Frank Lloyd Wright
Frank Lloyd Wright (1867-1959) is often considered the iconic American architect, known for buildings as diverse as the Larkin Administration Building, Falling Water, and the Guggenheim. Art Humanities students benefit not only from learning about modern architecture through a curriculum newly revised by leading architectural scholars, but also having access to the Frank Lloyd Wright archives at Avery Library, which Columbia has co-owned with MoMA since 2012. Visits to the archives, where students can see original Frank Lloyd Wright drawings and photographs, are often a favorite of Art Humanities students. Professor Barry Bergdoll, former Chief Curator for MOMA, was instrumental in this acquisition, and curated the MoMA exhibition Frank Lloyd Wright at 150: Unpacking the Archive in 2017.
See below for a video of Professor Bergdoll discussing Wright's never built Mile-High Tower, from the archives.
Excerpt on the Larkin Building
As the etymology of the word suggests, a bureaucracy is an arrangement in which power originates from a bureau. Or, in more concrete terms, bureaucratic control is exercised from behind a piece of furniture. Not coincidentally, the Larkin’s unique bureaucracy was made possible by the building’s furnishings, which, with the possible exception of the filing cabinets, were designed by Wright’s office and custom-manufactured by the Van Dorn Iron Works of Cleveland. Some of the designs were patented, despite the fact that an extensive variety of mass-produced office equipment was available at the time. So intense was the attention paid to the design of this equipment that, as Wright put it, “the building [was] its own furnishing” and “its furnishings part of the building.” This becomes clear in the compulsively detailed drawings that Wright’s office produced fro almost every piece of the building’s equipment, from the chairs, desks, and lighting fixtures to the suspended toilet bowls. In an interior perspective from the Wasmuth portfolio, these furnishings compete with the building’s much-vaunted tectonic order. Desks and chairs are carefully articulated and so too are the filing cabinets behind the heavy piers surrounding the central atrium. As Wright would note decades later, his only regrets were that his drawings for wastepaper baskets were not implemented and that he was not allowed to design the telephone apparatuses installed throughout the building.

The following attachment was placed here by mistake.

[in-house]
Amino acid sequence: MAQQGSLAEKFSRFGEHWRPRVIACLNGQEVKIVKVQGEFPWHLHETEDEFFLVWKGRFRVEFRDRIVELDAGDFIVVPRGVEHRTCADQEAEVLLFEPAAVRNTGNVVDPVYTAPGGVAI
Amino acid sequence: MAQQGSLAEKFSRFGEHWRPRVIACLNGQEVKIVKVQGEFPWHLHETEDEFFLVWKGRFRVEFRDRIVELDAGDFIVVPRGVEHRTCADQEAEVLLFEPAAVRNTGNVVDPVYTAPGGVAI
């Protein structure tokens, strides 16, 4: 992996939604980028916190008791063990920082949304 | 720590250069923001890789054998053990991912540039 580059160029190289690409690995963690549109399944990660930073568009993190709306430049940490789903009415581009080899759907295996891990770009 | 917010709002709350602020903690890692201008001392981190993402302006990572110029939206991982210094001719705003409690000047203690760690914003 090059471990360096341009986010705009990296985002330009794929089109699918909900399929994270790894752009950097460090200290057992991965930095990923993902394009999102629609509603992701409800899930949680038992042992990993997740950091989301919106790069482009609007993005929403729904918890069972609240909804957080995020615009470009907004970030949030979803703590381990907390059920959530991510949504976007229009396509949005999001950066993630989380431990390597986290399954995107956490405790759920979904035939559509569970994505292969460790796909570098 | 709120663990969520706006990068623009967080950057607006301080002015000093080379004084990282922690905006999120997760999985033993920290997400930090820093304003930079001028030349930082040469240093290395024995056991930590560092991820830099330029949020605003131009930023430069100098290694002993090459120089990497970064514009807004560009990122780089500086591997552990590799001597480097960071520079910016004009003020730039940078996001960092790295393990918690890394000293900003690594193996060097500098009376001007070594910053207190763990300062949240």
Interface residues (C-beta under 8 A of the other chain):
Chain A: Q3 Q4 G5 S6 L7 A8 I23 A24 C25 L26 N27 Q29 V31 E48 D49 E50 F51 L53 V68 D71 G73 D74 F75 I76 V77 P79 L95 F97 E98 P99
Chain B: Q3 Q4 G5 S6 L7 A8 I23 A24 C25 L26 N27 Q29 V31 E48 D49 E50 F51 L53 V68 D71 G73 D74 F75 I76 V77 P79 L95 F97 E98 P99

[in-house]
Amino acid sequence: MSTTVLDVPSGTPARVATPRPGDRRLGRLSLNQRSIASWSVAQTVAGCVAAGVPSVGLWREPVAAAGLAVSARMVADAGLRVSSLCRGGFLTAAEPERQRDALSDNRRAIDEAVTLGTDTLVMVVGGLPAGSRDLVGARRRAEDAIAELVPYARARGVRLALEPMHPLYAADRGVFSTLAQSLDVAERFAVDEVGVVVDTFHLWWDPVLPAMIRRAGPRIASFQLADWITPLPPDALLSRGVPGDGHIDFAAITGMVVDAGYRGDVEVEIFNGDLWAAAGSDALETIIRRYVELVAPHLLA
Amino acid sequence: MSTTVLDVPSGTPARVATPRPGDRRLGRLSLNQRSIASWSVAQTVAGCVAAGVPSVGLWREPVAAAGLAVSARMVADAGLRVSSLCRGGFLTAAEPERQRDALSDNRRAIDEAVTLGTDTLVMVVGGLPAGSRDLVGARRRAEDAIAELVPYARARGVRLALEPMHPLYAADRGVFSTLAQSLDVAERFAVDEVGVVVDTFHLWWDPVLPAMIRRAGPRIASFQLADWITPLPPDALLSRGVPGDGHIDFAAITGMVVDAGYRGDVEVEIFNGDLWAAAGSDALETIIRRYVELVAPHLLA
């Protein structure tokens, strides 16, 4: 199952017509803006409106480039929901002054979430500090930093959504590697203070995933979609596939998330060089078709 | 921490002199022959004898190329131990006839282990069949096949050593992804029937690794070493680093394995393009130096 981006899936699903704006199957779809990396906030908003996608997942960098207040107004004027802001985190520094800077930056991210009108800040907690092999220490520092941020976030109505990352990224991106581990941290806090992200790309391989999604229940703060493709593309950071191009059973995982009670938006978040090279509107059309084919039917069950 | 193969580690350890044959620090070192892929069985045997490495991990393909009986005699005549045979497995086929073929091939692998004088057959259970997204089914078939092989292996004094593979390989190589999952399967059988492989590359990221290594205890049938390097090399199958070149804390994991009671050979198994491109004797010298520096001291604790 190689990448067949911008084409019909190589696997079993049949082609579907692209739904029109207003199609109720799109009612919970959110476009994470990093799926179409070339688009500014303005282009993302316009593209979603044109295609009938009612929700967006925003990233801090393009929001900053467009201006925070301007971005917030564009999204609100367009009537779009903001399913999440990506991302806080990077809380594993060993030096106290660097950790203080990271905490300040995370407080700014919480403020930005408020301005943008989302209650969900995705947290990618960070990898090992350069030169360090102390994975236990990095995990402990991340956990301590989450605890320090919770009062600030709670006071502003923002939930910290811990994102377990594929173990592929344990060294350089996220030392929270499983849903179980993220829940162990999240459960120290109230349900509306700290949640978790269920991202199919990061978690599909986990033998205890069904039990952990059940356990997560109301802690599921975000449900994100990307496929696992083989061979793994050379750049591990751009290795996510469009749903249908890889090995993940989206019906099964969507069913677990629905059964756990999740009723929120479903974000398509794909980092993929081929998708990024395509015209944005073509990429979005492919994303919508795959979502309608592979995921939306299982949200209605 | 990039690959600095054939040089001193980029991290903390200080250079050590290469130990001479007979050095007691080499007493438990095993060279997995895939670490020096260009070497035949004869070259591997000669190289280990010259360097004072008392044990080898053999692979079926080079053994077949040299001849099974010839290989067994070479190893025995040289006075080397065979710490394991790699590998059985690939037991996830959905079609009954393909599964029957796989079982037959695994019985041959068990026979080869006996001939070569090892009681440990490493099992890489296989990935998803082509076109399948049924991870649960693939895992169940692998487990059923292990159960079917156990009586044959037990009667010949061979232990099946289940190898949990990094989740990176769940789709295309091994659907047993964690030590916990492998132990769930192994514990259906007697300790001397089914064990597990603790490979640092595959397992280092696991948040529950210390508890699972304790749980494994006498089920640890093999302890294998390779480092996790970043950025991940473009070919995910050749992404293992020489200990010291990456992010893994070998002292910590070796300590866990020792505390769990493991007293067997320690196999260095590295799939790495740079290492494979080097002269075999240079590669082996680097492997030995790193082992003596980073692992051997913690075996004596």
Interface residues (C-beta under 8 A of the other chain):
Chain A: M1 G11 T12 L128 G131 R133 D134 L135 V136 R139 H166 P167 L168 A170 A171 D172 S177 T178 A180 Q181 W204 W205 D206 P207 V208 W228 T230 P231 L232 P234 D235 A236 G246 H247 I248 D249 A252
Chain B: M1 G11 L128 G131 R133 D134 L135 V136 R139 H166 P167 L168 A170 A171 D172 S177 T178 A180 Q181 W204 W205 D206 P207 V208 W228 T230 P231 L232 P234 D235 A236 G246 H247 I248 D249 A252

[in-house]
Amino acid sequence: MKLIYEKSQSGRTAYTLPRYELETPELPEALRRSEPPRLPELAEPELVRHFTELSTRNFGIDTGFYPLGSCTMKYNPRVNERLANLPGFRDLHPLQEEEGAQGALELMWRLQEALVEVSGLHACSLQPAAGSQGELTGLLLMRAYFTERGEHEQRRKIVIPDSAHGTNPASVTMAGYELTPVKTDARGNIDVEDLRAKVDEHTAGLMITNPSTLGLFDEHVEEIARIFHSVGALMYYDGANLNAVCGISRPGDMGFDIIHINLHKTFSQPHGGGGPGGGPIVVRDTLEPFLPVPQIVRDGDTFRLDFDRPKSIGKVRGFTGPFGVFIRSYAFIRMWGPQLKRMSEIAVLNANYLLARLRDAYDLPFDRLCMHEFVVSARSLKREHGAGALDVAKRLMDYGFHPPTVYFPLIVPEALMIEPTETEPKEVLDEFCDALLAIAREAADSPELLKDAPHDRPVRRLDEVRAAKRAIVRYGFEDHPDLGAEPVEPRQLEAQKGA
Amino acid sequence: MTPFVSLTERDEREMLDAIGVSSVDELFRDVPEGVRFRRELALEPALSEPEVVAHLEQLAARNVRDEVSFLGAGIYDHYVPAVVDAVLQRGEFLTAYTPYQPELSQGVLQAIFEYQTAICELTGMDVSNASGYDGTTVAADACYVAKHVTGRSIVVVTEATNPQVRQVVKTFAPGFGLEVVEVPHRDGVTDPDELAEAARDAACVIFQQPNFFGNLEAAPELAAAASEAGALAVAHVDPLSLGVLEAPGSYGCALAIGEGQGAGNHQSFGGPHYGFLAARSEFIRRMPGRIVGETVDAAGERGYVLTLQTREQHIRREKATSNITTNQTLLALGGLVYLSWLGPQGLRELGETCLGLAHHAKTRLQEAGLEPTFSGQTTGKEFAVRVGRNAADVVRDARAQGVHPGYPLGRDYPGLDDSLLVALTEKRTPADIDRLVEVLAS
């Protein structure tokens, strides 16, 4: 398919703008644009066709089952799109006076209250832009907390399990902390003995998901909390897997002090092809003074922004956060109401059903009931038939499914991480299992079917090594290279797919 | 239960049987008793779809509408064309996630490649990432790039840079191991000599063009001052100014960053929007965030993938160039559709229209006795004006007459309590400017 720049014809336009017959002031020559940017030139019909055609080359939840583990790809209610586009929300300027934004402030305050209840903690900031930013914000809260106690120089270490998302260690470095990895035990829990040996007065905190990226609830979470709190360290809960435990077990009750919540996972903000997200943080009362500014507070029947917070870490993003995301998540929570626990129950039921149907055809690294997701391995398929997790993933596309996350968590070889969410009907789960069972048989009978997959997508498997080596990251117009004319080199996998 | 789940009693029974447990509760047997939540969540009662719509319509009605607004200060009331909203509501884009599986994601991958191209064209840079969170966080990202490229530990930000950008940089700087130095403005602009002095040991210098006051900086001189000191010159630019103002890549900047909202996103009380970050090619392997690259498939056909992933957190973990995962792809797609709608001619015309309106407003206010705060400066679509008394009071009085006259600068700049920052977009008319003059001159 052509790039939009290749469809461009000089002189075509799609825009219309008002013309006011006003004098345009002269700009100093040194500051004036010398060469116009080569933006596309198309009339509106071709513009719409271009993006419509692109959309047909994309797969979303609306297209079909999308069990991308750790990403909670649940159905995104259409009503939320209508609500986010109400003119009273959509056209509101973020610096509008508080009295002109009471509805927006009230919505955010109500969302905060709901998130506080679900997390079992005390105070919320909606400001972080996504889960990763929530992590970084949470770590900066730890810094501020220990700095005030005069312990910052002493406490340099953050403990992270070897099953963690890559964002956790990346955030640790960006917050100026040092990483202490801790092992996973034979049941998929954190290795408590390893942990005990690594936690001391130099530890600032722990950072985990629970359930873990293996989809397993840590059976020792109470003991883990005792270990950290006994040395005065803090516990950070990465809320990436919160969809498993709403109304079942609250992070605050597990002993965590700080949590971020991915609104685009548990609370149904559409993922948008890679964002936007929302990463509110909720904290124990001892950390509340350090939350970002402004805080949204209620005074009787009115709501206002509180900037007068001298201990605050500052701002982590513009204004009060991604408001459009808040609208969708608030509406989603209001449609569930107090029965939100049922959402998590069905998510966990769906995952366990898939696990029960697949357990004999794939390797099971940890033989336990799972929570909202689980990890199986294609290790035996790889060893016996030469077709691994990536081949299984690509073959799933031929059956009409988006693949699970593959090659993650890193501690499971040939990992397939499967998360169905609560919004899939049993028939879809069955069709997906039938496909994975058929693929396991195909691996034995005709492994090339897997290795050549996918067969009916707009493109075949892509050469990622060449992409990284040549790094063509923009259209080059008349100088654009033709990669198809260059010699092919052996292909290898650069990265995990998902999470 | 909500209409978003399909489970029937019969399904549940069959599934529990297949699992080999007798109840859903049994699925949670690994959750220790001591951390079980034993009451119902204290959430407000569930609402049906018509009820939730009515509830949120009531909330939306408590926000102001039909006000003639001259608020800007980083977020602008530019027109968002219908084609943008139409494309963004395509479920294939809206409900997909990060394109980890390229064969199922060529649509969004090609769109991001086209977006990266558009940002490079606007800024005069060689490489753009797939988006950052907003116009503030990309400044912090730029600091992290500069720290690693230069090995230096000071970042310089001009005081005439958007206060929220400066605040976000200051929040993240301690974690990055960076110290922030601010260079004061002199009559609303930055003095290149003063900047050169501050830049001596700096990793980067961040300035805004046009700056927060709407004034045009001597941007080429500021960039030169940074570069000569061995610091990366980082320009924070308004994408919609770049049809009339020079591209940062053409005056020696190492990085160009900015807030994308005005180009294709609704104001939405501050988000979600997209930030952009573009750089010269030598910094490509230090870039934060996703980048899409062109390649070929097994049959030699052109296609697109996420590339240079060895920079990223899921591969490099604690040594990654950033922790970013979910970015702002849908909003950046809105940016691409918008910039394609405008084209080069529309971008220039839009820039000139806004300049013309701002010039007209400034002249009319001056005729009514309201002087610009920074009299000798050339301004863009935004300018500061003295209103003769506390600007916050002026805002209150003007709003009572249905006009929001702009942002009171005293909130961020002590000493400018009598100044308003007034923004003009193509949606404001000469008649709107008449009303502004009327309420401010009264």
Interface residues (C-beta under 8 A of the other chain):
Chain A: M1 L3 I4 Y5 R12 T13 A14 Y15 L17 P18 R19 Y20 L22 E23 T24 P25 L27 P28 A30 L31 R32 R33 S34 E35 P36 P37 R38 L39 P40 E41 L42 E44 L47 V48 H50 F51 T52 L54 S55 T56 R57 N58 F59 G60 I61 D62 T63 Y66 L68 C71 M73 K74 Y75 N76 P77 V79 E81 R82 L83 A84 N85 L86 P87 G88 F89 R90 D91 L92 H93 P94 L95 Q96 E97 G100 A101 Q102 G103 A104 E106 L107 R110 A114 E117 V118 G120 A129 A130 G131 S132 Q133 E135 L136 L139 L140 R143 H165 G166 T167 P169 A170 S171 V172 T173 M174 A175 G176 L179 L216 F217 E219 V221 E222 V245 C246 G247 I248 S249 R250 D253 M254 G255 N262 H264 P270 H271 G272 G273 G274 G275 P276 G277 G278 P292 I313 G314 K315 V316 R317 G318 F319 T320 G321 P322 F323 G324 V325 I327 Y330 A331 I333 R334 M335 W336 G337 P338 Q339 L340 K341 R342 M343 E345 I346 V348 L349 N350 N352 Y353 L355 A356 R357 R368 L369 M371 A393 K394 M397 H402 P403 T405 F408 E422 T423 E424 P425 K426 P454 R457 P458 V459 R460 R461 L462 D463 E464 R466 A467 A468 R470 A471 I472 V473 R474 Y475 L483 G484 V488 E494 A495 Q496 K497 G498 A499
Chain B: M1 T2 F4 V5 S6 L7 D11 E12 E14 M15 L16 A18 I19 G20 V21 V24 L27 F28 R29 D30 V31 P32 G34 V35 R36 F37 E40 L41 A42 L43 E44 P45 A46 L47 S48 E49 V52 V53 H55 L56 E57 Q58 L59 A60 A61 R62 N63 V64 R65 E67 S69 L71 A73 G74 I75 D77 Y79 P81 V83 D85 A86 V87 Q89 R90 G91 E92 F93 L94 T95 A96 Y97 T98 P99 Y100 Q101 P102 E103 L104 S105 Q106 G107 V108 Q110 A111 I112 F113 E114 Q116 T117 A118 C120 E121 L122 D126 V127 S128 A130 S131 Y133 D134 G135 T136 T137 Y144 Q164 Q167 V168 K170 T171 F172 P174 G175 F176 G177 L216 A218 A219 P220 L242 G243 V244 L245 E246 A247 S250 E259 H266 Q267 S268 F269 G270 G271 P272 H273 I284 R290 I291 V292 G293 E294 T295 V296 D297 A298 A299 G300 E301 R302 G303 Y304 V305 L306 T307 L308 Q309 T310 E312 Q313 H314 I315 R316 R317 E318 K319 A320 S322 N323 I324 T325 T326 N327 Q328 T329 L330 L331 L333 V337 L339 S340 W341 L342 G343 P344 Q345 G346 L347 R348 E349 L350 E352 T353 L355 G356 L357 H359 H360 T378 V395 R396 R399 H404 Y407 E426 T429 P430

The Larkin Company’s corporate hierarchy was inscribed into these furnishings. One could tell an employee’s place in the pecking order not only from the location of his or her desk but also from its type. The building housed eighteen hundred employees, and most of these were seated at one of three types of desks. Type A desks were positioned in the atrium; each accommodated six employees, with two pairs of executives facing each other and two secretaries sitting between them. These desks, furnished with their own filing cabinets and “disappearing covers” that could be pulled out or tucked in to hide or reveal typewriters, alternated with others equipped with graphophones—Larkin-patented devices that recorded executives’ voices on wax cylinders for later transcription by typists. According to one observer, George Twitmyer, “by merely turning in his swivel chair,” an executive could switch from the desk in front of him to the one behind. Type B desks were designed for chief clerks. These incorporated stowable typewriter tables and arm-mounted chairs that swung free of the floor. Finally, Type C desks, for the hundreds of clerical workers, could be fitted with drawers, filing cabinets, or pigeonholes and had openings for graphophones. Janitors cleaned the building using a vacuum system powered by pneumatic motors, and, according to Wright, equipment such as arm-mounted chairs saved them significant effort.
The three desk types did not simply accelerate the movement of paperwork. Rather, the furniture carefully modulated the pace of workflow. While paper lingered on an executive’s type A desk, for example, storage in the clerks’ type C desks was purposefully minimized. The result, according to one account, was that “at the close of day the chairs are folded up…. The [desk]tops are also cleared of all work, papers going into one of the desk drawers, books and cards filed into the cabinets provided for them. In less than two minutes from the sounding of the time-gong every clerk’s desk in the building may be absolutely cleared, leaving not so much as a scrap of paper in sight.” If a form had to idle at a clerk’s desk, there were strict rules about how it should do so; for example, company protocols defined the right and wrong ways to pin papers. The discipline that company executives aspired to maintain through the arrangement of furniture (note that offices were frequently stage for photographs to be published in the company’s publicity material) was a point of pride for Wright. “The general scheme of the arrangement of the desk and filing system,” he wrote, “is as orderly and systemically complete as a well-disciplined army.” The varied clothing of the clerks was the only distraction from this perfect order—a distraction that would soon be eliminated, executives reportedly promised, with the introduction of uniforms.
Zeynep Çelik Alexander, “The Larkin’s Technology of Trust,” 303-307